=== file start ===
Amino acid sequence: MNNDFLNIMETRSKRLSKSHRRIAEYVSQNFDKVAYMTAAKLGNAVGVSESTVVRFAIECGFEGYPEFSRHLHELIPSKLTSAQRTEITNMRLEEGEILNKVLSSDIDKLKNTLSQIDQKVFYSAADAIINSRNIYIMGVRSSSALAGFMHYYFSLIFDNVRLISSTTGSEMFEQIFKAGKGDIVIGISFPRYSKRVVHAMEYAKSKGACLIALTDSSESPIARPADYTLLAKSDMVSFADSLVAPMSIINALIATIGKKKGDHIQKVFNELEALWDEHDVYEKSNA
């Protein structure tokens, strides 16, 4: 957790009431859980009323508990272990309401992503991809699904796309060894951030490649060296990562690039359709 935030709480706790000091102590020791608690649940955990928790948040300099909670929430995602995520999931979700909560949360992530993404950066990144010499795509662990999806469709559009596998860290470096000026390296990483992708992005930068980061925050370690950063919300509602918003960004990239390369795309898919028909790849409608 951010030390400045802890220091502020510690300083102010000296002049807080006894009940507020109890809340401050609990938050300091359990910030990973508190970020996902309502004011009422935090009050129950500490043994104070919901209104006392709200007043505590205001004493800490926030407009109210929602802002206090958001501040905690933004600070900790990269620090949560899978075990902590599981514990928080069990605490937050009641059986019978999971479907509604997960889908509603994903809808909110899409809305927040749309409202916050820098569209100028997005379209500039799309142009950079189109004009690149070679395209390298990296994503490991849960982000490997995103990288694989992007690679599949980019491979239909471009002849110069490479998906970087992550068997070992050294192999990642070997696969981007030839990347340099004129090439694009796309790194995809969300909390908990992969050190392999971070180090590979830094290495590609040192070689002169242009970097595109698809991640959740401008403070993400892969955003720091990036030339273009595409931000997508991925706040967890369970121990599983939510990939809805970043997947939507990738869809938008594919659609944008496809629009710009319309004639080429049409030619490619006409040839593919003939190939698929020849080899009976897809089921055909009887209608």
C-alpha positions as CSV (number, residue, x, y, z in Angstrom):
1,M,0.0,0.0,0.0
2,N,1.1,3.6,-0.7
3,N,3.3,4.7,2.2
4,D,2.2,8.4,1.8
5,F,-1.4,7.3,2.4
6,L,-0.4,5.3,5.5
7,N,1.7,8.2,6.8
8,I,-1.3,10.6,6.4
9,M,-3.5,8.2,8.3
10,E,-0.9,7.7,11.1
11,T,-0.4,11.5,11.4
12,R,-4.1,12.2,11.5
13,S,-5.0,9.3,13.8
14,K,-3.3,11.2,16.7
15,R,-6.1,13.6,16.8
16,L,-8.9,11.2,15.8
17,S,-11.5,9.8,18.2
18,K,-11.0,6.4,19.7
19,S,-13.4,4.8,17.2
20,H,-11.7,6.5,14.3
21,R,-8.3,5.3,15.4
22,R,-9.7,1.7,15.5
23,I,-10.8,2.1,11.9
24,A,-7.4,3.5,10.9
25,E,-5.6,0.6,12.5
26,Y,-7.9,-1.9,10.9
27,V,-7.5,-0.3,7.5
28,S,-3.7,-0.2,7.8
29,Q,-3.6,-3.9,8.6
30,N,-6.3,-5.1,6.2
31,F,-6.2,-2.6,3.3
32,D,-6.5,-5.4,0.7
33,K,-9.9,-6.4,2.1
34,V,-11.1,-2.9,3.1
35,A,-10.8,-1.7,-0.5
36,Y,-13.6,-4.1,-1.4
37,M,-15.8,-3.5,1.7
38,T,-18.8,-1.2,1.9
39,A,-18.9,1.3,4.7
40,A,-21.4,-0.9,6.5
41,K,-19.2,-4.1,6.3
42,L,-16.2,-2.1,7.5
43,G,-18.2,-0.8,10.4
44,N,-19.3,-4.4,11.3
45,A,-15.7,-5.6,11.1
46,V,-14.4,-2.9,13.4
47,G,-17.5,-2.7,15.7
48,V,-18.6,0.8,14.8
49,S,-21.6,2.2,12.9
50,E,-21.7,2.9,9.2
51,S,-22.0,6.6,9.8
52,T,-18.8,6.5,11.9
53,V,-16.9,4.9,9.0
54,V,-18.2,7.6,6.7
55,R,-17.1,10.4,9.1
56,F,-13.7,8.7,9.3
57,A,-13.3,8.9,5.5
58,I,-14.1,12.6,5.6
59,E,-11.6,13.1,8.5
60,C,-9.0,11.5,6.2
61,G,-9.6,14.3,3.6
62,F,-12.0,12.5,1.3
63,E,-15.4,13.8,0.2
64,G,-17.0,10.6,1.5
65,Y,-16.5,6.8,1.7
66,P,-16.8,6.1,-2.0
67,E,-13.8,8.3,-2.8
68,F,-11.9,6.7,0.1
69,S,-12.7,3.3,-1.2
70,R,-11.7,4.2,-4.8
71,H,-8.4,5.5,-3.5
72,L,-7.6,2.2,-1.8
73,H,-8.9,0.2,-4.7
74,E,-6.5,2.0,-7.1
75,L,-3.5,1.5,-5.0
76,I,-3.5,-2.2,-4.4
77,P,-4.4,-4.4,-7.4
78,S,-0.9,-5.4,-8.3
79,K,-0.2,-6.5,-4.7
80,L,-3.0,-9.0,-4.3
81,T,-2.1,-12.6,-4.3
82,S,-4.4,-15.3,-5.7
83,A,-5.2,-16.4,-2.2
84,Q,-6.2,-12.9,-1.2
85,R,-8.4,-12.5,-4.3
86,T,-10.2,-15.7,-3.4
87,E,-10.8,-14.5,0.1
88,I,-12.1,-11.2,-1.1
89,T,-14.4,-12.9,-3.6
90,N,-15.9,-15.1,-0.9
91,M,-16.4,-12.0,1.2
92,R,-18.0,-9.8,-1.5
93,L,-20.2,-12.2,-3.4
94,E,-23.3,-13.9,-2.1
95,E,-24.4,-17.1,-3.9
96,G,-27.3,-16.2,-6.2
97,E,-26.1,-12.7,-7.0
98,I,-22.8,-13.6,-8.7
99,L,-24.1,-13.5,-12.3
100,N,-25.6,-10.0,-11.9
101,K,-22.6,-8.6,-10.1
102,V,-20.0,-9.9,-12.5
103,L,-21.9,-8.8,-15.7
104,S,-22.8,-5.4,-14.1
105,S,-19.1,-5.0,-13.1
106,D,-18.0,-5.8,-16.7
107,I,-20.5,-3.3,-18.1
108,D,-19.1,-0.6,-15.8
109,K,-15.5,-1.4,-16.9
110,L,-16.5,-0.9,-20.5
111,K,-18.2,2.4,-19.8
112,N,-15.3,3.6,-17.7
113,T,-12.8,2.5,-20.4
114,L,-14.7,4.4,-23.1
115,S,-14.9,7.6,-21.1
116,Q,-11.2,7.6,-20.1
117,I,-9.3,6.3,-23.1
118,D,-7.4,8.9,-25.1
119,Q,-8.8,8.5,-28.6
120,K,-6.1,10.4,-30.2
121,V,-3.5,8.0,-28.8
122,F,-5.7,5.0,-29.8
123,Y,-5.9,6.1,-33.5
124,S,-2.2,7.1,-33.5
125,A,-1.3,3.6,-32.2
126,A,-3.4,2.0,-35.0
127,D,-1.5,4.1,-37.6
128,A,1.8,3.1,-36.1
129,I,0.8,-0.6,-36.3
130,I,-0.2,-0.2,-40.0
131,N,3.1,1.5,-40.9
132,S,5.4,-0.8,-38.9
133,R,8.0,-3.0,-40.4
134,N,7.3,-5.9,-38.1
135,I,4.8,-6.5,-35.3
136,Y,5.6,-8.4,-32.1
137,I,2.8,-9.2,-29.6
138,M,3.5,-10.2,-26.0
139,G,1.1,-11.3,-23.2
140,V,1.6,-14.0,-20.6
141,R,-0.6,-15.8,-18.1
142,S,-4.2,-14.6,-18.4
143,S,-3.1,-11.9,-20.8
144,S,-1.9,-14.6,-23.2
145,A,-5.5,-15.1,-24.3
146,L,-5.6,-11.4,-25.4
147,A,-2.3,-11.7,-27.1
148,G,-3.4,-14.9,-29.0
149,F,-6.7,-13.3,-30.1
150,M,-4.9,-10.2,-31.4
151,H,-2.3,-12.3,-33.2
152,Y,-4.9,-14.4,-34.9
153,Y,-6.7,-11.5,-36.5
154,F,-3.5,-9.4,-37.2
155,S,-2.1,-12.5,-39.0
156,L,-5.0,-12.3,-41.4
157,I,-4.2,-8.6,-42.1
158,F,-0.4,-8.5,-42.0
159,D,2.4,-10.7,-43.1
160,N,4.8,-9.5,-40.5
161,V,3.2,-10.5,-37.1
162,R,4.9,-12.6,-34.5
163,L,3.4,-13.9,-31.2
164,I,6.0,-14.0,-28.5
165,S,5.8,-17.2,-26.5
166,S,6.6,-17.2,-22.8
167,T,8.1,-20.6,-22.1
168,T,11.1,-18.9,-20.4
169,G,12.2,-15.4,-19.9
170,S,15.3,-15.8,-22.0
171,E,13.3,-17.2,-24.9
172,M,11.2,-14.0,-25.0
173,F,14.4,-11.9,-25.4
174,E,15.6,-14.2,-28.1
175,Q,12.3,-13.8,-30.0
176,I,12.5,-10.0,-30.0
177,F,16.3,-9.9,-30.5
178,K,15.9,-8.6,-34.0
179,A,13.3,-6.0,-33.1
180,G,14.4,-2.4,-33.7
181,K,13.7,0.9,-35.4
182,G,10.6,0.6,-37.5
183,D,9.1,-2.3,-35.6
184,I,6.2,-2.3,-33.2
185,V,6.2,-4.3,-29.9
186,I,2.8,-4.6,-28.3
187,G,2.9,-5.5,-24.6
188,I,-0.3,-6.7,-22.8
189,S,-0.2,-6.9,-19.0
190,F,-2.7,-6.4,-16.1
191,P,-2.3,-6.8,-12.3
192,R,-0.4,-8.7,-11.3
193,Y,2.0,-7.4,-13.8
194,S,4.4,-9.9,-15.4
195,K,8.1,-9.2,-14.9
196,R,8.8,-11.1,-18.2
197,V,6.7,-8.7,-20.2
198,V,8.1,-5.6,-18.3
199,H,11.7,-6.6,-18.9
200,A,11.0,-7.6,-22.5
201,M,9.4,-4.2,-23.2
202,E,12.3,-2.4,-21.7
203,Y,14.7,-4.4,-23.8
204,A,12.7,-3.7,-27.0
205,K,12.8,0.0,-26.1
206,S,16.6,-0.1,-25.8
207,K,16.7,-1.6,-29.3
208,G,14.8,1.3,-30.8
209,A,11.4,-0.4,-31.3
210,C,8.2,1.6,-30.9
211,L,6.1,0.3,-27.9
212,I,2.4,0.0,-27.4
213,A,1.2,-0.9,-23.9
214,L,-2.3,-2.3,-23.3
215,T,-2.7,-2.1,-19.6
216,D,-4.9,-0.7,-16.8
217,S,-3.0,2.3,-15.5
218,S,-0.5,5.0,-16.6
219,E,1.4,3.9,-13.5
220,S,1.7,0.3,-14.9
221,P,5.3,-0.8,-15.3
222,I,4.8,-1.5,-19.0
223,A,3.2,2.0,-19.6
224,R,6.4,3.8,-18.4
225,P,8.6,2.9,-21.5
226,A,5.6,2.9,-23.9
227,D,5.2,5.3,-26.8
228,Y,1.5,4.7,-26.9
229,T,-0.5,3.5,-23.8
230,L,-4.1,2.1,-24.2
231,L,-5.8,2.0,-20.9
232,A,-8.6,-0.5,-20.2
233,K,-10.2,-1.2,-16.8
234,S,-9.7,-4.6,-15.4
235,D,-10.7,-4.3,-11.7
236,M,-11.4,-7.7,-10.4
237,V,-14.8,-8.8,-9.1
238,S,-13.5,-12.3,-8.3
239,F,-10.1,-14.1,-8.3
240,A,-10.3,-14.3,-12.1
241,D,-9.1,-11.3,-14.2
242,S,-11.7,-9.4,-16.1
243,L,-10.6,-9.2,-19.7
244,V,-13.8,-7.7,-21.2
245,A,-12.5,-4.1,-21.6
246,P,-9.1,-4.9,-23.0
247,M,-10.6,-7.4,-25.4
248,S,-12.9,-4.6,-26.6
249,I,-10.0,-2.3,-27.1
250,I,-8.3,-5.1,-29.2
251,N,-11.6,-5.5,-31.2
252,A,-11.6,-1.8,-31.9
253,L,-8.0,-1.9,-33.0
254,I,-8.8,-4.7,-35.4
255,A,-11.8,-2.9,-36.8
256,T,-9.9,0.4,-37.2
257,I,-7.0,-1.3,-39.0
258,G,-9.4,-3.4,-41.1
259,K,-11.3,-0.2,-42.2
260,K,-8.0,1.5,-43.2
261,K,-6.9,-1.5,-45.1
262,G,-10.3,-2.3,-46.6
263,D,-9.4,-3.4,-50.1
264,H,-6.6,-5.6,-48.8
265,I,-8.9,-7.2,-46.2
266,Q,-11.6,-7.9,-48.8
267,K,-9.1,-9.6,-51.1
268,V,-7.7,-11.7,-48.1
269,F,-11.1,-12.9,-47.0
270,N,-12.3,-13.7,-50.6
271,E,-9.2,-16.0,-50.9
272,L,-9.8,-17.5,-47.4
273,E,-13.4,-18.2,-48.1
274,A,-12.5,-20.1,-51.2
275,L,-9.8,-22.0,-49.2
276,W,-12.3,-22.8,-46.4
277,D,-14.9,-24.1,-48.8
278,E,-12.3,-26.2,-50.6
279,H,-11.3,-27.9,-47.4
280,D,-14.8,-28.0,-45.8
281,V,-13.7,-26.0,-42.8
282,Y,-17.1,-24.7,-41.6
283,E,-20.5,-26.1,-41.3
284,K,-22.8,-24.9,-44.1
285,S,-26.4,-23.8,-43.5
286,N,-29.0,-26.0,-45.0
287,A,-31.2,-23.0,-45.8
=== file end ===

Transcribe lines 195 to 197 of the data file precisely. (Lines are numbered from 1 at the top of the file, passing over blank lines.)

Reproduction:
192,R,-0.4,-8.7,-11.3
193,Y,2.0,-7.4,-13.8
194,S,4.4,-9.9,-15.4